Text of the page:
There have been scads of werewolf movies over the years. But someone at Universal decided to dust off the real thing, to do a period piece remake of that first one, but daring to change the title from “The Wolf Man” to “The Wolfman.” There are other changes, too, but that simple shortening of the title is the smartest one.

There was a time when Universal Pictures was the be-all, end-all of horror movies. The company pretty much invented the sound-era’s genre of moody, atmospheric studies in scariness.


Both “Dracula” and “Frankenstein” kicked things off in 1931, followed over the next two years by “The Mummy” and the frightening but oddly comic “The Invisible Man.” The success of those films led, inevitably, to sequels, and it was some years later before another original horror character showed up at the studio. “The Wolf Man” emerged from the foggy woods – hairy as heck, teeth gnashing, uttering a few growls while dealing with a Gypsy curse – in 1941, giving another hit to Universal.


But unlike its predecessors, it wasn’t a very good movie. It had some strong components: a charismatic performance by Lon Chaney Jr. as Lawrence Talbot, the good-natured but unfortunate fellow who’s bitten by a werewolf and then turned into one; the always enjoyable company of Claude Rains as his wealthy, advice-spouting father; and the iconic portrayal of the mysterious Gypsy woman Maleva by the wonderful Maria Ouspenskaya. But the script was (enjoyably) dumb, and the direction and editing were sloppy.


There have been scads of werewolf movies in the years since (“An American Werewolf in London” is one of the best; “Wolf” – yeah, that Jack Nicholson number – is one of the worst.) But someone at Universal decided to dust off the real thing, to do a period piece remake of that first one, but daring to change the title from “The Wolf Man” to “The Wolfman.” There are other changes, too, but that simple shortening of the title is the smartest one.


It’s once again late 19th century England, and dashing Lawrence Talbot (Benicio Del Toro) – after a very long absence – returns home to his dad’s (Anthony Hopkins) moldering manse because Larry’s brother has vanished. The father and son reunion is polite, at best, and before you can even let out a quick bay at the moon, it’s revealed that the brother is dead – his flesh torn from his body – and Larry is out and about looking for the brother’s fiancée Gwen (Emily Blunt) to see if he can, well, comfort her.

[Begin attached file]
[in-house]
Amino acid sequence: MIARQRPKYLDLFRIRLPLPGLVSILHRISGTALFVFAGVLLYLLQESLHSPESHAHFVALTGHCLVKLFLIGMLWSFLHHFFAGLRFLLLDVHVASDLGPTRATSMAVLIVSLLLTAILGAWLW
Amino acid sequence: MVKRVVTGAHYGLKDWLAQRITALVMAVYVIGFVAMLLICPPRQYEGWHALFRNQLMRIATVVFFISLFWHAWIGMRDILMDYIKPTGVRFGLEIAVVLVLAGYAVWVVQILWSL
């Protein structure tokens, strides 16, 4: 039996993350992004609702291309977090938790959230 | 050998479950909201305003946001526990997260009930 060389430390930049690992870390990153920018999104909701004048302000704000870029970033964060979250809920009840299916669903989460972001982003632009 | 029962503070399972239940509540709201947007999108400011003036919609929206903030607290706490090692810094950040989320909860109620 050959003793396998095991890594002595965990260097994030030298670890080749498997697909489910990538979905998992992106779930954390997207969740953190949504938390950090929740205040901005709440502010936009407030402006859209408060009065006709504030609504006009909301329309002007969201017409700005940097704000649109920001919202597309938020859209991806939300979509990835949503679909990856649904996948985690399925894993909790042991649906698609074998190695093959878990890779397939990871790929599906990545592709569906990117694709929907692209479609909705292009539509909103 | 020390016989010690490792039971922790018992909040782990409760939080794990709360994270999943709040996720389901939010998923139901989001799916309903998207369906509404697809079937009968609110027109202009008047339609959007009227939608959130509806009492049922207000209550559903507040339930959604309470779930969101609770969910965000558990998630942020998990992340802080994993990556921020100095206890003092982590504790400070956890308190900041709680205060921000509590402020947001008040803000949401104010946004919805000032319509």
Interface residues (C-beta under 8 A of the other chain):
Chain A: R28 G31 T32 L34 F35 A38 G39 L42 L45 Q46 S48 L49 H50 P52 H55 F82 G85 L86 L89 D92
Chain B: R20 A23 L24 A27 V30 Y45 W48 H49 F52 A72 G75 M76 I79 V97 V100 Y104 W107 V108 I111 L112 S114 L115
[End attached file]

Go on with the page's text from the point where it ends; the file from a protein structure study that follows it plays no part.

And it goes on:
There’s a walk in the foggy woods, a troupe of Gypsies, a large hairy creature running on all fours, a bloody attack on poor Larry, and much talk about full moons (transformation time for werewolves) and silver bullets (the only way to kill them).


Up to that point, the movie might have worked. But the filmmakers went a different route from those old Universal chestnuts. Oh, they kept the moodiness, but thinking that modern audiences wouldn’t go for just that, they infused the film with MTV-style editing and gore galore.


The werewolves (note that the word is plural) in this film don’t simply go for the throat of their victims; they seem to be happiest only when there are intestines hanging from their jaws, or they’ve performed a perfect decapitation. The color red is quite prevalent here. Things are as garishly red as Danny Elfman’s annoying score is loud.


And the film is loaded up with poorly explained relationships: the one (in flashback) between young Lawrence and his dead mom, the one that never really develops and then suddenly blooms passionately between Larry and Gwen, the one between Larry and his dad (which involves ripping shirts off bodies).


Worse yet, the great Maleva (now played with a great look but no mystery by Geraldine Chaplin) is reduced to a character of no importance, when the first time around, she was at the center of things with her horse and buggy. But worst of all, there’s no attempt to instill sympathy in Larry Talbot, an apparently good guy who was in the wrong place at the wrong time. Maybe it’s Del Toro’s fault. Maybe it’s director Joe Johnston’s fault. But it’s highly doubtful that Del Toro will keep this film on his resume.


(R for violence and gore) Cast includes Benicio Del Toro, Emily Blunt and Anthony Hopkins. Directed by Joe Johnston. 1 star out of 4.